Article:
The word “unprecedented” is oft overused – and mistakenly so – in political journalism; as Ecclesiastes reminds us, “there is no new thing under the sun.” However, in the case of Tuesday’s (Oct. 3) successful vote to remove Speaker of the House Kevin McCarthy (R-CA), unprecedented is an applicable adjective for a number of reasons. The 216 to 210 Motion to Vacate – a united front of Democrats joining eight GOP rebels – was indeed historic, and yet its import may well become a political Rorschach test, with each faction using the moment to bolster their own particular brand of ideology.
While the historical footnotes will be written by the victors of the future, it’s worth noting the individual perspectives of the players in this momentous saga.
McCarthy Not Bowed
Although the final tally will have come as a surprise to the now-former Speaker, he was collected and calm as he spoke for almost an hour with reporters in the aftermath. In a wide-ranging ad hoc Q and A, McCarthy seemed almost relieved not to have the House rules he agreed to back in January hanging over his head any longer. As Liberty Nation wrote during his initial quest to attain the speakership in Jan. 2023, “He endured 15 rounds of voting to secure the spot and made concessions that contained the potential seeds of his own end. And like Damocles, the fruits and rewards of his new status may leave a very bitter taste.”
A certain amount of ire was reserved for Republican lawmaker Matt Gaetz (FL) who was the mastermind behind this ousting. McCarthy said of him and his seven colleagues:
“They don’t get to say they’re conservative because they’re angry and they’re chaotic. That’s not the party … They are not conservatives, and they do not have the right to have the title.”
But fellow GOPers were not the only ones whom McCarthy blamed. He said of House Democrats that “They played so many politics.” Further, he detailed a story about former House Speaker Nancy Pelosi (D-CA) saying that she would support him if his party tried to remove him. Pelosi herself was not in the chamber when the vote came down, but it is likely that McCarthy assumed she still held some influence over her colleagues.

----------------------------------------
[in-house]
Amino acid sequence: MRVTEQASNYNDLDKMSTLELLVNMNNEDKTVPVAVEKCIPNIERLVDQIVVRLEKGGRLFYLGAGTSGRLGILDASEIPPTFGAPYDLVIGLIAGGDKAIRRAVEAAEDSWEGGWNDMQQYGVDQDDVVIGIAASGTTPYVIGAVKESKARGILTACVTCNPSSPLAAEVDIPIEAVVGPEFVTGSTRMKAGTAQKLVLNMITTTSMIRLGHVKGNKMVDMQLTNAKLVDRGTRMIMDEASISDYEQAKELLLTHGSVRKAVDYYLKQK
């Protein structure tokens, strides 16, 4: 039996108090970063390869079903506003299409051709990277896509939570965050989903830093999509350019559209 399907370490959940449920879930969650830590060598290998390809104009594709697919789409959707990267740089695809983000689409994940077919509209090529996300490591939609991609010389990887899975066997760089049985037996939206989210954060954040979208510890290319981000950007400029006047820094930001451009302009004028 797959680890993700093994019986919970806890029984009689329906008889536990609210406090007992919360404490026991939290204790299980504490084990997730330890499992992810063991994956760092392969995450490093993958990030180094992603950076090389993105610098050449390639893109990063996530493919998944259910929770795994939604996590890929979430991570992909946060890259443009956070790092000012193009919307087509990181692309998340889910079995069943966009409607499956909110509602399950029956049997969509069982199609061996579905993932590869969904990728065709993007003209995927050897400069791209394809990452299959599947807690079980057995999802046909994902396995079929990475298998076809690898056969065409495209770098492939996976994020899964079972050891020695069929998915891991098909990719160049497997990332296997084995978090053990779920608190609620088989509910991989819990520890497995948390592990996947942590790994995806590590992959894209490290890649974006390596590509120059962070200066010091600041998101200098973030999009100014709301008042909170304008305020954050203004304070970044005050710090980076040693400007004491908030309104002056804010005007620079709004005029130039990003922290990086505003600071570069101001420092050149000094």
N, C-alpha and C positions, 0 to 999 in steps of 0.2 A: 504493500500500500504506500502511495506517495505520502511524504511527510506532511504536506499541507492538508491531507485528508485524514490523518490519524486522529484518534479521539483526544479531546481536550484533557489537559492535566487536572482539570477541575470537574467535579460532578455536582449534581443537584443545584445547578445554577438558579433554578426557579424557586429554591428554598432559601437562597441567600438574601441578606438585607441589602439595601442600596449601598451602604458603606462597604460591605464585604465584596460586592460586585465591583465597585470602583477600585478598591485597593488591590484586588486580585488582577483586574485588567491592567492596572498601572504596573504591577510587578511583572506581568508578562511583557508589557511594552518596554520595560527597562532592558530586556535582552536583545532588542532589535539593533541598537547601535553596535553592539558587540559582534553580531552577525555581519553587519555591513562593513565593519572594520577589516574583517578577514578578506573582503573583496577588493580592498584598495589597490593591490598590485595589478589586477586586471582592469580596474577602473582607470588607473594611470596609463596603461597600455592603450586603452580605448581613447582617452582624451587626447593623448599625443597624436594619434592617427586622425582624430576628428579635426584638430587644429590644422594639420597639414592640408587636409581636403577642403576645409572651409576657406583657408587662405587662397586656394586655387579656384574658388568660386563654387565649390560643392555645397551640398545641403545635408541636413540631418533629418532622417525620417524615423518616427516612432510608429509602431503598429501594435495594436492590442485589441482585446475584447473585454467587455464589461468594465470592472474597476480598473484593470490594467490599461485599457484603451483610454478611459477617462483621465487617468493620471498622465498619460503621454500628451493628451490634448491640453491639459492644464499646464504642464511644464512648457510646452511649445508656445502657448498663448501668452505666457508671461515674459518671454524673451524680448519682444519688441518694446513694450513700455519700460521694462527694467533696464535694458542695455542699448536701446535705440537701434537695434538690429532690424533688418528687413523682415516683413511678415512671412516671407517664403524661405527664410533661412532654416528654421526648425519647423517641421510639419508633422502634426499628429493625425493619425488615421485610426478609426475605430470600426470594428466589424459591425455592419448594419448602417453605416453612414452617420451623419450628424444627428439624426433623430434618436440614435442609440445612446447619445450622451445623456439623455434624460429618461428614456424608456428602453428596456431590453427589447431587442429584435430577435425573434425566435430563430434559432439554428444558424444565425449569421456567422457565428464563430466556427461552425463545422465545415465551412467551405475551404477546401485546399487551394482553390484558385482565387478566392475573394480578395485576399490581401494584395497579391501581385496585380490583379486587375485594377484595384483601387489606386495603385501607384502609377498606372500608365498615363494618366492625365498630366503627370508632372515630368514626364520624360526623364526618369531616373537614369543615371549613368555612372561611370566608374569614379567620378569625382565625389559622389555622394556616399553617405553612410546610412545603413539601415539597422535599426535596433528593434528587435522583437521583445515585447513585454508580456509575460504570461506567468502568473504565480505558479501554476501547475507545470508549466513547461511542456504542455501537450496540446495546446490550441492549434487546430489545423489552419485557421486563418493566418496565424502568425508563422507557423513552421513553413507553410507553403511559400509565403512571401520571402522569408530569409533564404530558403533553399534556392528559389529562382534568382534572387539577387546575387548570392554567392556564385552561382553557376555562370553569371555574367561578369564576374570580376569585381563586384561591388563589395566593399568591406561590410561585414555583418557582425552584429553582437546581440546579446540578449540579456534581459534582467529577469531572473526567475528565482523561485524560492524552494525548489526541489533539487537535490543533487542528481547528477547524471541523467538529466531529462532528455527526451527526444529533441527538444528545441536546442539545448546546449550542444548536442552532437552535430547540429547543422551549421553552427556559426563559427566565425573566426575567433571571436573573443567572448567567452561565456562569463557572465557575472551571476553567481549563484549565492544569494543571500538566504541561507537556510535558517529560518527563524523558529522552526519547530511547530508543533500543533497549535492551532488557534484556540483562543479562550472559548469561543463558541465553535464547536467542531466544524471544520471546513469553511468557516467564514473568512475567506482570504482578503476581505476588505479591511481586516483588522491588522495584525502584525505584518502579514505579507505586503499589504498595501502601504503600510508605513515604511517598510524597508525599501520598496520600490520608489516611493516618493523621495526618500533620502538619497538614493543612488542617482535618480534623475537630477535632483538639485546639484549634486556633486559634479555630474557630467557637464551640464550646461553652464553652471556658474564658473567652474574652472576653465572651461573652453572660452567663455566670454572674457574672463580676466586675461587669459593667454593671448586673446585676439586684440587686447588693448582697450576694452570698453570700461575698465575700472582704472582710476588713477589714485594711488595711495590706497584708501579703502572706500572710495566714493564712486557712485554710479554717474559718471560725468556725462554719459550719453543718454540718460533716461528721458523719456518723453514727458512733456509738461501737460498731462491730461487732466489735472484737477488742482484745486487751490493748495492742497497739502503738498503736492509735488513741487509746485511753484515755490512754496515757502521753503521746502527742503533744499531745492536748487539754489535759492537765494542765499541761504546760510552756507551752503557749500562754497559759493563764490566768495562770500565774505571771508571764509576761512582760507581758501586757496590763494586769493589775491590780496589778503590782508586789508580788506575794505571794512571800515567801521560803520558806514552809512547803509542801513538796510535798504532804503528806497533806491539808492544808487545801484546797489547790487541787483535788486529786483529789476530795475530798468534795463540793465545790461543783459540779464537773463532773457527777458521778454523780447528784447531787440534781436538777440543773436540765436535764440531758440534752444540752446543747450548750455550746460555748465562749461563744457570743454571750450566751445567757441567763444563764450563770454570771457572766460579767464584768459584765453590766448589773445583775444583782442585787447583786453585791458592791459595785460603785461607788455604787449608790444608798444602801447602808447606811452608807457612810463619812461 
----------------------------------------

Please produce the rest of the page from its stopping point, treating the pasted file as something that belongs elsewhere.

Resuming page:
McCarthy is well-known for his fundraising skills within the party, and although he will not run for the Speaker’s gavel again, he is certain to remain a powerful figure.
Gaetz Not So Thrilled With Success?
One might assume that leading a longshot charge and winning would provide some jubilation to Florida Representative Matt Gaetz, who introduced the motion to Vacate the Chair. And yet, in interviews following the vote, he did not appear relieved, but rather agitated. Speaking with Fox News’ Laura Ingraham, he argued that the House should get on with electing a new Speaker and that the “yellow brick road of working with Democrats was paved by Kevin McCarthy.”
Prior to the vote, he laid out his case on the steps of the Capitol:
“I don’t feel pressure from conservatives or Democrats. I feel the judgment of history. I worry that when the history books are written about this country going down, that my name is going to be on the Board of Directors here.
“If this country is going down, I am going down fighting. I don’t care if that means fighting Republicans, Democrats, the uniparty, House leadership, the PACs, or the lobbyists. I’ve had it.”
The Republican Caucus
North Carolina Rep. Patrick McHenry (R) has assumed the role of House Speaker pro tempore and will oversee the election of a new leader. He was appointed to this temporary position due to a little-known rule that allows the Speaker to provide a list of “alternates” to step in if needed; McHenry was top of that list. Two of his first official acts in the interim spot were to tell Pelosi to vacate her plush offices, and to send lawmakers home for a week.
All but eight Republicans in the lower chamber voted to keep McCarthy in situ, and with only a 45-day stopgap measure in place to fund the government, they will likely be feeling both the pressure to get things moving, and more than a little animus towards the man who derailed their favored Speaker. However, a dip beneath the surface might offer a fresher perspective.